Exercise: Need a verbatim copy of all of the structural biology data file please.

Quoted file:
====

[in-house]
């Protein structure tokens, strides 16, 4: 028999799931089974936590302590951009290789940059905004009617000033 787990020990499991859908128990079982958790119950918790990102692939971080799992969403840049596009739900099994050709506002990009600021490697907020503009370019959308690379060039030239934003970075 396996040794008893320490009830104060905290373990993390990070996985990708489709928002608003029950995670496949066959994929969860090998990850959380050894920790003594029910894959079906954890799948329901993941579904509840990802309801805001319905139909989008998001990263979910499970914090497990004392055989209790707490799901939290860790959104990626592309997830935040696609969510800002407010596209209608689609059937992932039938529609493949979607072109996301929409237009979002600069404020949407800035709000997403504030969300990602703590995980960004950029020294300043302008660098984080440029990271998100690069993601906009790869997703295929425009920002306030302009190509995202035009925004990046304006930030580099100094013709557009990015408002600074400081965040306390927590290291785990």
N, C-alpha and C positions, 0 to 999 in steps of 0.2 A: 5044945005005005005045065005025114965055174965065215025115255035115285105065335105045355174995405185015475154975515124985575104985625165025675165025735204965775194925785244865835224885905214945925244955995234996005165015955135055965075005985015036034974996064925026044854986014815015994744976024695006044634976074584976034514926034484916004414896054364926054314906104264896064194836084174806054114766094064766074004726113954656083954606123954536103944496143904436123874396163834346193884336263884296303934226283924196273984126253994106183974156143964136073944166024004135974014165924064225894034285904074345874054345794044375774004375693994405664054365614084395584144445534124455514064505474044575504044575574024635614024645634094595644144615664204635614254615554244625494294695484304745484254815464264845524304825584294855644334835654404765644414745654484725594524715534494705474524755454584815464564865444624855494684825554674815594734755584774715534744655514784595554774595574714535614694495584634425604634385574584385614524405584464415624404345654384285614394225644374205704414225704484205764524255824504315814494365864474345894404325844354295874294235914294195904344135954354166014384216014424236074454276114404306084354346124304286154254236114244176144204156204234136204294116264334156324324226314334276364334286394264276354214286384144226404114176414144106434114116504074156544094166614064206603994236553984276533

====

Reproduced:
[in-house]
């Protein structure tokens, strides 16, 4: 028999799931089974936590302590951009290789940059905004009617000033 787990020990499991859908128990079982958790119950918790990102692939971080799992969403840049596009739900099994050709506002990009600021490697907020503009370019959308690379060039030239934003970075 396996040794008893320490009830104060905290373990993390990070996985990708489709928002608003029950995670496949066959994929969860090998990850959380050894920790003594029910894959079906954890799948329901993941579904509840990802309801805001319905139909989008998001990263979910499970914090497990004392055989209790707490799901939290860790959104990626592309997830935040696609969510800002407010596209209608689609059937992932039938529609493949979607072109996301929409237009979002600069404020949407800035709000997403504030969300990602703590995980960004950029020294300043302008660098984080440029990271998100690069993601906009790869997703295929425009920002306030302009190509995202035009925004990046304006930030580099100094013709557009990015408002600074400081965040306390927590290291785990």
N, C-alpha and C positions, 0 to 999 in steps of 0.2 A: 5044945005005005005045065005025114965055174965065215025115255035115285105065335105045355174995405185015475154975515124985575104985625165025675165025735204965775194925785244865835224885905214945925244955995234996005165015955135055965075005985015036034974996064925026044854986014815015994744976024695006044634976074584976034514926034484916004414896054364926054314906104264896064194836084174806054114766094064766074004726113954656083954606123954536103944496143904436123874396163834346193884336263884296303934226283924196273984126253994106183974156143964136073944166024004135974014165924064225894034285904074345874054345794044375774004375693994405664054365614084395584144445534124455514064505474044575504044575574024635614024645634094595644144615664204635614254615554244625494294695484304745484254815464264845524304825584294855644334835654404765644414745654484725594524715534494705474524755454584815464564865444624855494684825554674815594734755584774715534744655514784595554774595574714535614694495584634425604634385574584385614524405584464415624404345654384285614394225644374205704414225704484205764524255824504315814494365864474345894404325844354295874294235914294195904344135954354166014384216014424236074454276114404306084354346124304286154254236114244176144204156204234136204294116264334156324324226314334276364334286394264276354214286384144226404114176414144106434114116504074156544094166614064206603994236553984276533